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Can I expire my real-estate contract of 1 year after 6 months without paying significant penalties?

Madison, WI |
Filed under: Real estate

I have had my home listed for about 18 months with the same realtor. We listed for 1 year, then signed again for another year. We would now like to cancel our contract and move on to another realtor or do FSBO, But the realty company says we may "owe in excess of half of the expected commission" on our house for advertising and time spent marketing. Our list price is 340k and this amount we may owe sounds excessive to me. I have talked with another realtor in the same firm and they told me this was not common practice.

Attorney Answers 3


I'd have to see the contract before I could say what penalties you might incur for walking out on it. However, a contract is a contract -- and mostly they are binding on both parties. It's not a joke that you should read all of the fine print before you sign, not after.

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Your first step should be to find the Listing Contract that you signed.

Next look for the "Termination of Listing" Clause. It may appear as follows:

■ TERMINATION OF LISTING: Neither Seller nor Broker has the legal right to unilaterally terminate this Listing absent a material breach of contract by the other party. Seller understands that the parties to the Listing are Seller and the Broker(firm). Agents (salespersons) for Broker (firm) do not have the authority to enter into a mutual agreement to terminate the Listing, amend the commission amount or shorten the term of this Listing, without the written consent of the agent(s)’ supervising broker. Seller and Broker agree that any termination of this Listing by either party before the date stated on line 259 shall be indicated to the other party in writing and shall not be effective until delivered to the other Party in accordance with lines 193-198. CAUTION: Early termination of this Listing may be a breach of contract, causing the terminating party to potentially be liable for damages.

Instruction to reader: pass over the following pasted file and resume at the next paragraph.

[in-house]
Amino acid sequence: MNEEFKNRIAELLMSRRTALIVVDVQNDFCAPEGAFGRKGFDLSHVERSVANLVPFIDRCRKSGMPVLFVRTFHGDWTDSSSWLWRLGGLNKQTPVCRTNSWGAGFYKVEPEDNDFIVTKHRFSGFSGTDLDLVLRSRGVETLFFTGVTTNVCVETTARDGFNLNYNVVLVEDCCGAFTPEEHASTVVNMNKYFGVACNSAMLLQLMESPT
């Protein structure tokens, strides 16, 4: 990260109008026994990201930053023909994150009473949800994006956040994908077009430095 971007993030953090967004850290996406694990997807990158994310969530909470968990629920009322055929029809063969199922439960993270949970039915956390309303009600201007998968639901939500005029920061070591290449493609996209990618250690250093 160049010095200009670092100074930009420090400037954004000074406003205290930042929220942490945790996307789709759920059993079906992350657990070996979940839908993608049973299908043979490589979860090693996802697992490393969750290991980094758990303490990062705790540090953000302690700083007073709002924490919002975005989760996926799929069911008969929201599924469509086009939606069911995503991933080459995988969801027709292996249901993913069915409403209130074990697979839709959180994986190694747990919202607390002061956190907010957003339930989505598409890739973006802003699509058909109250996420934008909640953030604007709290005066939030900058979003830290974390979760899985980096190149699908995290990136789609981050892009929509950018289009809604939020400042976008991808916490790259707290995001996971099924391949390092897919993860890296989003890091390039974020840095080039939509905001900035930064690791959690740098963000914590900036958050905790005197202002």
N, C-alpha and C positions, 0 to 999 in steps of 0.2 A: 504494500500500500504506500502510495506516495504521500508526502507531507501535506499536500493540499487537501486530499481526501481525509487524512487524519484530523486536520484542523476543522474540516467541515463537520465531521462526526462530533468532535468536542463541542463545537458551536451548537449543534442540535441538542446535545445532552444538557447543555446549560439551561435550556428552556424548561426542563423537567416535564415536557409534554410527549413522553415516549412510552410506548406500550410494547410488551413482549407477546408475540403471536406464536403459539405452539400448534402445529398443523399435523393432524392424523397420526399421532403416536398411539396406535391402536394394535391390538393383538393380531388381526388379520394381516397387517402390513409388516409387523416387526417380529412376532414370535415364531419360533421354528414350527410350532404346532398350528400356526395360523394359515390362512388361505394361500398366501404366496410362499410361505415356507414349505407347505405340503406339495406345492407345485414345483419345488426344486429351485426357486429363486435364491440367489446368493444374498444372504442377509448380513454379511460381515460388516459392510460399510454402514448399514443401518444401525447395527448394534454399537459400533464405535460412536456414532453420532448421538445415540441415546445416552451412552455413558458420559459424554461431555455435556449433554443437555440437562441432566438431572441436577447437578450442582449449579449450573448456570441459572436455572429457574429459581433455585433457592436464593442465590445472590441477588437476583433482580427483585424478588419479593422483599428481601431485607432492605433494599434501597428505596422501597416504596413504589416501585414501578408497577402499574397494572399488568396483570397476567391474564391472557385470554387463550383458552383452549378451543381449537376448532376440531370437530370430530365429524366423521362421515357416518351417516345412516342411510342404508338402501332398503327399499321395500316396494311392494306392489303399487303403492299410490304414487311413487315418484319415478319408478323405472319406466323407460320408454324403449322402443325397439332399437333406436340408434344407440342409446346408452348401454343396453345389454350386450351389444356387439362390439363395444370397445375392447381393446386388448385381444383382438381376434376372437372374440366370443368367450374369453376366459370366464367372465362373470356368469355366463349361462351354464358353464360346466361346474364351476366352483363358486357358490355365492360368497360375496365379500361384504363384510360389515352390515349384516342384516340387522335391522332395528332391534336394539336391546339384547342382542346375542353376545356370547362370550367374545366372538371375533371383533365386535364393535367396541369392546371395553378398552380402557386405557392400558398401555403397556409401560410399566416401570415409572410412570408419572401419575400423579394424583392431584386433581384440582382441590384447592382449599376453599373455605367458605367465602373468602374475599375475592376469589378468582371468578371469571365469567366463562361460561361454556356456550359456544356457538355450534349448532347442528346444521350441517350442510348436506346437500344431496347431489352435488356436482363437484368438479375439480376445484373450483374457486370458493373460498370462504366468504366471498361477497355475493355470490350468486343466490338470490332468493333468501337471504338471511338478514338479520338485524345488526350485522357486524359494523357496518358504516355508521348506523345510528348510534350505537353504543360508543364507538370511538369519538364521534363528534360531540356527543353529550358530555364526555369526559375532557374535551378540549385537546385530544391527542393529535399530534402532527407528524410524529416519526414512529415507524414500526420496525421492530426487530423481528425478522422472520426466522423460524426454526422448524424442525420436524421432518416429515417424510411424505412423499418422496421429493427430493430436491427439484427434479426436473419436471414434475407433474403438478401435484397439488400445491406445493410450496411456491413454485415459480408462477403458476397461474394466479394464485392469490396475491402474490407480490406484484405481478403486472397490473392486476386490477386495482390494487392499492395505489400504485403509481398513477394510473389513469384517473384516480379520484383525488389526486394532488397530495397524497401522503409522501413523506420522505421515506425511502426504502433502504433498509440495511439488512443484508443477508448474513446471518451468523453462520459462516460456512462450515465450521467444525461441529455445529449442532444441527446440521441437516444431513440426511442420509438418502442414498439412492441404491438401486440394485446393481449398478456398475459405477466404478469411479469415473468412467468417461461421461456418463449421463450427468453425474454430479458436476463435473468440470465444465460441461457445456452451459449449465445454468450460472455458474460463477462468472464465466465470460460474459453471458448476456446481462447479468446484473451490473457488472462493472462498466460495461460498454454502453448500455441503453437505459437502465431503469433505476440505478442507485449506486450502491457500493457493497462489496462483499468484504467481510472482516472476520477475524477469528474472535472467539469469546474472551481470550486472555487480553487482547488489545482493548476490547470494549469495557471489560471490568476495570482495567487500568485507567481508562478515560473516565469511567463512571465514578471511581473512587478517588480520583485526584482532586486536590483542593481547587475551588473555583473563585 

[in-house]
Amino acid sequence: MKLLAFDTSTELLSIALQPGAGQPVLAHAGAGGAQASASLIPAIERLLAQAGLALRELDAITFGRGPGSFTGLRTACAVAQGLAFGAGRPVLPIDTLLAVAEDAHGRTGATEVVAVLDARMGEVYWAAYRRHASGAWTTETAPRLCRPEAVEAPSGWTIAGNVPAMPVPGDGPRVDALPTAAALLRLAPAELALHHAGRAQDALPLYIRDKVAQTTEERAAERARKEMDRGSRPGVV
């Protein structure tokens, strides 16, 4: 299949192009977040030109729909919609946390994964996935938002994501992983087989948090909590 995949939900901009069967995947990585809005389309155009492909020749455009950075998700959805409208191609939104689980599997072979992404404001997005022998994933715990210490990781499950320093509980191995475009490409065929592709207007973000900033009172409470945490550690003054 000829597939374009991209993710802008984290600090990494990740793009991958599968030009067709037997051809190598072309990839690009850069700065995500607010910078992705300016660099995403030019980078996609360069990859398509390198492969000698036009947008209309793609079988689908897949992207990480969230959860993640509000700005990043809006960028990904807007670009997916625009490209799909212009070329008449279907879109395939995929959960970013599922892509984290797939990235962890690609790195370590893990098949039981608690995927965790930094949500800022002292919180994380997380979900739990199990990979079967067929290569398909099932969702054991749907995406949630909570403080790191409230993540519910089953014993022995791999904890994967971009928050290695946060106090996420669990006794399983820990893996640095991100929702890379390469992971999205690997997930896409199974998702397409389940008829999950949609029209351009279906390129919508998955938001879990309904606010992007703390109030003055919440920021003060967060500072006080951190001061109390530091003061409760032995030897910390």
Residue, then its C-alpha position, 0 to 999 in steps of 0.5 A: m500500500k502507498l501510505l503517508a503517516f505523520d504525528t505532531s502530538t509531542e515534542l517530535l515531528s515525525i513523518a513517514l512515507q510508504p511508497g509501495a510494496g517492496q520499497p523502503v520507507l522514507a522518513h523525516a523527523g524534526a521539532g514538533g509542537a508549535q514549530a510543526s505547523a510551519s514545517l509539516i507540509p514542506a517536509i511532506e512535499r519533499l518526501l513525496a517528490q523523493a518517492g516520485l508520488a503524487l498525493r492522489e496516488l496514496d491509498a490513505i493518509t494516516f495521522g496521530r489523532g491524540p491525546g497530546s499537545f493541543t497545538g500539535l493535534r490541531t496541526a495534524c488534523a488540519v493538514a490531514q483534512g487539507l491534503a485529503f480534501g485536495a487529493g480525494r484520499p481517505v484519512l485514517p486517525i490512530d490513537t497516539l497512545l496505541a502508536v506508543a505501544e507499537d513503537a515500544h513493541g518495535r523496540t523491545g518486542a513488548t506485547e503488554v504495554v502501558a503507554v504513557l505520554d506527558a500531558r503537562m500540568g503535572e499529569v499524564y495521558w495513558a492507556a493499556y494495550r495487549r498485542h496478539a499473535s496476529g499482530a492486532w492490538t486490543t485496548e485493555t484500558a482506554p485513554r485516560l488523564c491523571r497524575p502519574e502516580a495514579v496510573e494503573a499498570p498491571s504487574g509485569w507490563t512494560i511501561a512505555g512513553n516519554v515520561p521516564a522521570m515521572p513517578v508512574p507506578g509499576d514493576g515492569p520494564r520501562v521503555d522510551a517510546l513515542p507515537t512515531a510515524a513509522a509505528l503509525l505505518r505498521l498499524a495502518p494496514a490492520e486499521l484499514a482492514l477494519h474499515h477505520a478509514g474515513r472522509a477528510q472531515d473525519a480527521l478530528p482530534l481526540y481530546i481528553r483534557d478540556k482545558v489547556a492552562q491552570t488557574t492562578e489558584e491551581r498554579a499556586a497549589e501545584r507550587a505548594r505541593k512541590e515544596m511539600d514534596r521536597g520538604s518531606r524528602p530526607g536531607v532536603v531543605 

Notice the last sentence is a caution to the buyer.

Your listing contract may have different language.

Verbal statements by a broker on termination of the listing will not suffice for your purposes. You should know in advance what the "supervising broker" expects for advertising and time spent marketing before you consider termination. Also, you should consult with an attorney and prepare a release of the listing contract that is signed by you and the supervising broker before you move ahead with another realty firm or do FSBO.

This information is designed to provide a general overview with regard to the subject matter covered and is not case specific. The authors, publisher and host are not providing legal, accounting, or specific advice to your situation.

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Both answers on this thread are good and substantive. Ultimately however, the consequence of terminating the listing agreement early can be whatever you and the realtor agrees they will be - if you make a written amendment to the listing agreement.

So if it were me, I would follow the advice on this thread and read the contract, watching particularly for the provisions dealing with termination, damages, penalties and payments. They are in the contract for a reason and remember, this agreement was probably drafted by someone looking after the realtor's interest, not yours. So you may not find much comfort there.

But - you will also be likely to find a provision that leaves open the door to an amendment of the contract. Think about using it.

Then talk with the realtor. You may find that you are closer to being on the same page than you are assuming. think about what needs to be done to make the realtor whole - they may have shelled out a few hundred dollars for print advertising, for instance. Be prepared to pay them back expenses like that. If you can have a discussion about what they need to be made whole instead of whether their "1/2 commission" language is nice or not, you may find yourself approaching a decent compromise.

But - as has been said, look before you leap. Good luck.

The above response is commentary and is not legal advice, not may it reasonably be relied upon by any person as in the nature of legal advice. No attorney client relationship with any person is created hereby and such is specifically disclaimed.

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